You did a London show in Camden before coronavirus really messed everything up. Tell us about the vibe at the show.

G4 Ice: It was crazy man, crazy!

G4 Buggy: I was kind of nervous because it was our first time doing a show outside of the country. And, um, you always feel the energy from the UK in terms of support, but to put up tickets and to sell out in three, four days, it was like ‘wow’! It was a crazy feeling. To go out there and then to get a text from A$AP Rocky like, ‘yo, man, I heard you got a show tonight. I'm coming!’ I was like ‘yeah, okay’! I was already building a relationship with Tion Wayne, and he wanted to come out. It just magically happened, all praise God you know.

You guys are so raw with your energy like y’all really jump around. Y’all don’t stand around chillin’. Y’all get dirty, y’all bust heads, man! It was really dope to have all that come together.

The latest drop ‘Prada’ has been another massive track. It did big numbers in Ghana and Nigeria too. Is the plan for you to take your sound global?

G4 Buggy: Yeah, organically though, you know? We’re not trying to fit in, we're not trying to go over there and say, ‘hey, look at us.’ We're just doing what we do and letting people see what we do, because one thing we realised is that you can't go chasing down things, you have to just be yourself and continue to grow organically.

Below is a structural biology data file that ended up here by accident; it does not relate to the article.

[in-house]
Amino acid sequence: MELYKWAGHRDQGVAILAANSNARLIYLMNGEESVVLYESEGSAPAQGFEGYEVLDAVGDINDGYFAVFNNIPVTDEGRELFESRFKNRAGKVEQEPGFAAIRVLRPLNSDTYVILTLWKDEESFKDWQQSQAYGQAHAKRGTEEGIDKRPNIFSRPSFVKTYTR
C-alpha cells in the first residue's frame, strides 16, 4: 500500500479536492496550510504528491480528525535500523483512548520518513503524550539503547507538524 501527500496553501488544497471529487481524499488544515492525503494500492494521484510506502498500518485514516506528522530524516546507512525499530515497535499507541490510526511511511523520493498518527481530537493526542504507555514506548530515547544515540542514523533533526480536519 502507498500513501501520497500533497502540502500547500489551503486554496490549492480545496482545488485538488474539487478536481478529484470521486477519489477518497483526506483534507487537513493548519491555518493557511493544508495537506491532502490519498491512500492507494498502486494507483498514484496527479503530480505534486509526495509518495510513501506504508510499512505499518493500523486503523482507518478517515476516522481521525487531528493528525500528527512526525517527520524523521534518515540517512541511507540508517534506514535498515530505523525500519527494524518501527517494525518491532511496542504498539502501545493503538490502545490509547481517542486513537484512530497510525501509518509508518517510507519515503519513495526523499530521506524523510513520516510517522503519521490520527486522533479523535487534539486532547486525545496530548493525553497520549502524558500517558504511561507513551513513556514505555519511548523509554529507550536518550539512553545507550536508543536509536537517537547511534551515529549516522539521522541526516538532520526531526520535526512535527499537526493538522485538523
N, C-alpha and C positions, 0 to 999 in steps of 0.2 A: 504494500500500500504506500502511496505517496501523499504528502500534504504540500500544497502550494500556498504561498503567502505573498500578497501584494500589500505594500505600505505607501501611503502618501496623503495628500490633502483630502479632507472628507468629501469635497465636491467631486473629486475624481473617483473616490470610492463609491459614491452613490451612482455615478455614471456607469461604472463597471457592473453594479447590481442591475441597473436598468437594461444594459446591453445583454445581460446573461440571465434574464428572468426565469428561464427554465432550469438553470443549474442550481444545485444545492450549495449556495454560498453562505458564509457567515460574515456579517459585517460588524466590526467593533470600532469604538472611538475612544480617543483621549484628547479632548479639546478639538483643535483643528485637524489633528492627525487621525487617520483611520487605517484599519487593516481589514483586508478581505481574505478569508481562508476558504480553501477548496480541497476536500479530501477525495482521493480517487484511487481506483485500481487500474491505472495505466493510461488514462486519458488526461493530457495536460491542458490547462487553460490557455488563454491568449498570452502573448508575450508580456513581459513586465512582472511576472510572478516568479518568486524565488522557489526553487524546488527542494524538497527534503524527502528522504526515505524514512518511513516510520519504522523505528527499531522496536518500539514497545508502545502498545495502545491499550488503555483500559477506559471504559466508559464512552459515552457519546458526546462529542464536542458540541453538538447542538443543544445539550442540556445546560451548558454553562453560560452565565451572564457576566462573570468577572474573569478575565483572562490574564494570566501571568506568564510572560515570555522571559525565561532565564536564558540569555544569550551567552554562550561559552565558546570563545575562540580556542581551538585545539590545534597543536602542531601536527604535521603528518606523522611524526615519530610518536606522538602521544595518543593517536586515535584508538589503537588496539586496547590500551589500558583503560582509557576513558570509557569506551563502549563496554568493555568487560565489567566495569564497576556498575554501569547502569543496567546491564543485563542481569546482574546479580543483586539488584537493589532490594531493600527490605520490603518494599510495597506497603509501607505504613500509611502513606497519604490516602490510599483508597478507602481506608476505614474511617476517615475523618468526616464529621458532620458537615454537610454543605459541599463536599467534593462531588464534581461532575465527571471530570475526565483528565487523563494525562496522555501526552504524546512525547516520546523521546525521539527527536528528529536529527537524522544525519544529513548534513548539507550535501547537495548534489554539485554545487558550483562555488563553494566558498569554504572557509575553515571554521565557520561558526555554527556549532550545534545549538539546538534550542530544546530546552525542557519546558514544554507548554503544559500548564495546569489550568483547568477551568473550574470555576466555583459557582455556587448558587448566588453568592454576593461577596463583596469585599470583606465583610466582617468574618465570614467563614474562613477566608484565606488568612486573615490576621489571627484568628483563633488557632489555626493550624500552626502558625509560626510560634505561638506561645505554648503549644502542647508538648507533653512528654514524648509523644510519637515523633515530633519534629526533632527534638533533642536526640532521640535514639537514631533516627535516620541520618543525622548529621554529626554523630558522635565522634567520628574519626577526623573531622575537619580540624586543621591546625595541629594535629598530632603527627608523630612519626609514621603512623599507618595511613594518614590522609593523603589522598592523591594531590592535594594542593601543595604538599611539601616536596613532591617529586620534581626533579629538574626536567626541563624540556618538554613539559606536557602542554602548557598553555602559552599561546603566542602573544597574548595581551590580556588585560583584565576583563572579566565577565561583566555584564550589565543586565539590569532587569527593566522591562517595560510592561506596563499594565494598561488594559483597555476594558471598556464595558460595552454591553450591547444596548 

I truly believe God will bless you with that energy. So it's dope to see that your own home team is supporting you amongst African giants. I mean, being number one on iTunes and Burna Boy is number two, shout out to Burna Boy though! Being number one in Ghana and Sarkodie is number three. These are all legends in their own right, so to be number one for that moment is definitely God’s blessing.

G4 Ice: That’s right, like my brother said we're doing things organically. We’re not trying to push it to where it's supposed to be pushed but whatever God is saying and doing for us, we gonna do it man. We’re just here to show them our culture. So yeah, it's a blessing … praise God.

How important is your faith when you’re making music?

G4 Buggy: Yeah, everything that we do, man, like we really built a strong relationship with our God. Obviously what we're writing about is what we've been through, what we have experienced. It’s just giving a soundtrack to people who go through things, because you cannot ignore what's out there. To take our personal experiences and to write it down and to let other people enjoy them in the way they do, that’s a blessing.

What are your future plans? Is there an EP coming? More collaborations with UK artists in the pipeline?

G4 Ice: Yeah man, most likely if everything goes well and we get to drop it by God's grace, it's called ‘SCAM’ as an acronym for ‘still chasing after money’. Me and my brother man, of course we got flavours.

G4 Buggy: All I’m gonna say is shout out to all the people out there in the UK, shout out NSG, shout out to Tion Wayne, of course shout out to A$AP Rocky. We got something special coming, it’s gonna be crazy when you hear A$AP Rocky on a record talking about scam! Just get ready man.

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Words: Robert Kazandjian